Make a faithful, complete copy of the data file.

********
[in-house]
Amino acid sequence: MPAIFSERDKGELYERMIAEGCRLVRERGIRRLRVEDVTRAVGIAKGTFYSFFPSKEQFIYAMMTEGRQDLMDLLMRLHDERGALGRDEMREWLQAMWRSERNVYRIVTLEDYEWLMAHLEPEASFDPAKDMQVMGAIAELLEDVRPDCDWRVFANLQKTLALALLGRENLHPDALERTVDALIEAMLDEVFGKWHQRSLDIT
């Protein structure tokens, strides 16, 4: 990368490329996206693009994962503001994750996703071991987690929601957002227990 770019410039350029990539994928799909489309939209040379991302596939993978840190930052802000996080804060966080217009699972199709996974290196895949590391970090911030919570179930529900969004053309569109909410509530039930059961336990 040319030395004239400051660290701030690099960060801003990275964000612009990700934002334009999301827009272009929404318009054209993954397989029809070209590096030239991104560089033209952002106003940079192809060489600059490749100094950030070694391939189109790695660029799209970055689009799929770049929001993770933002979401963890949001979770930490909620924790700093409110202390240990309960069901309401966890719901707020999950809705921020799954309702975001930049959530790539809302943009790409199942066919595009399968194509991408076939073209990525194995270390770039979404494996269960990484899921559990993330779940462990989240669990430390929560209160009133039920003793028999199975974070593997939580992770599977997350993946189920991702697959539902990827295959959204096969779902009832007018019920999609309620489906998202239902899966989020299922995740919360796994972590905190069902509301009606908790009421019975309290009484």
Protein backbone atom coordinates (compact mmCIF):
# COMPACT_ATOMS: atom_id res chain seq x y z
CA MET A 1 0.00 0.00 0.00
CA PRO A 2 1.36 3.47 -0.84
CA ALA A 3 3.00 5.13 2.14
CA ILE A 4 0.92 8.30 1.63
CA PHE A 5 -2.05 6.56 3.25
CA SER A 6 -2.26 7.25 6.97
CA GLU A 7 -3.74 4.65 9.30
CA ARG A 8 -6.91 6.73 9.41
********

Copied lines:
[in-house]
Amino acid sequence: MPAIFSERDKGELYERMIAEGCRLVRERGIRRLRVEDVTRAVGIAKGTFYSFFPSKEQFIYAMMTEGRQDLMDLLMRLHDERGALGRDEMREWLQAMWRSERNVYRIVTLEDYEWLMAHLEPEASFDPAKDMQVMGAIAELLEDVRPDCDWRVFANLQKTLALALLGRENLHPDALERTVDALIEAMLDEVFGKWHQRSLDIT
């Protein structure tokens, strides 16, 4: 990368490329996206693009994962503001994750996703071991987690929601957002227990 770019410039350029990539994928799909489309939209040379991302596939993978840190930052802000996080804060966080217009699972199709996974290196895949590391970090911030919570179930529900969004053309569109909410509530039930059961336990 040319030395004239400051660290701030690099960060801003990275964000612009990700934002334009999301827009272009929404318009054209993954397989029809070209590096030239991104560089033209952002106003940079192809060489600059490749100094950030070694391939189109790695660029799209970055689009799929770049929001993770933002979401963890949001979770930490909620924790700093409110202390240990309960069901309401966890719901707020999950809705921020799954309702975001930049959530790539809302943009790409199942066919595009399968194509991408076939073209990525194995270390770039979404494996269960990484899921559990993330779940462990989240669990430390929560209160009133039920003793028999199975974070593997939580992770599977997350993946189920991702697959539902990827295959959204096969779902009832007018019920999609309620489906998202239902899966989020299922995740919360796994972590905190069902509301009606908790009421019975309290009484």
Protein backbone atom coordinates (compact mmCIF):
# COMPACT_ATOMS: atom_id res chain seq x y z
CA MET A 1 0.00 0.00 0.00
CA PRO A 2 1.36 3.47 -0.84
CA ALA A 3 3.00 5.13 2.14
CA ILE A 4 0.92 8.30 1.63
CA PHE A 5 -2.05 6.56 3.25
CA SER A 6 -2.26 7.25 6.97
CA GLU A 7 -3.74 4.65 9.30
CA ARG A 8 -6.91 6.73 9.41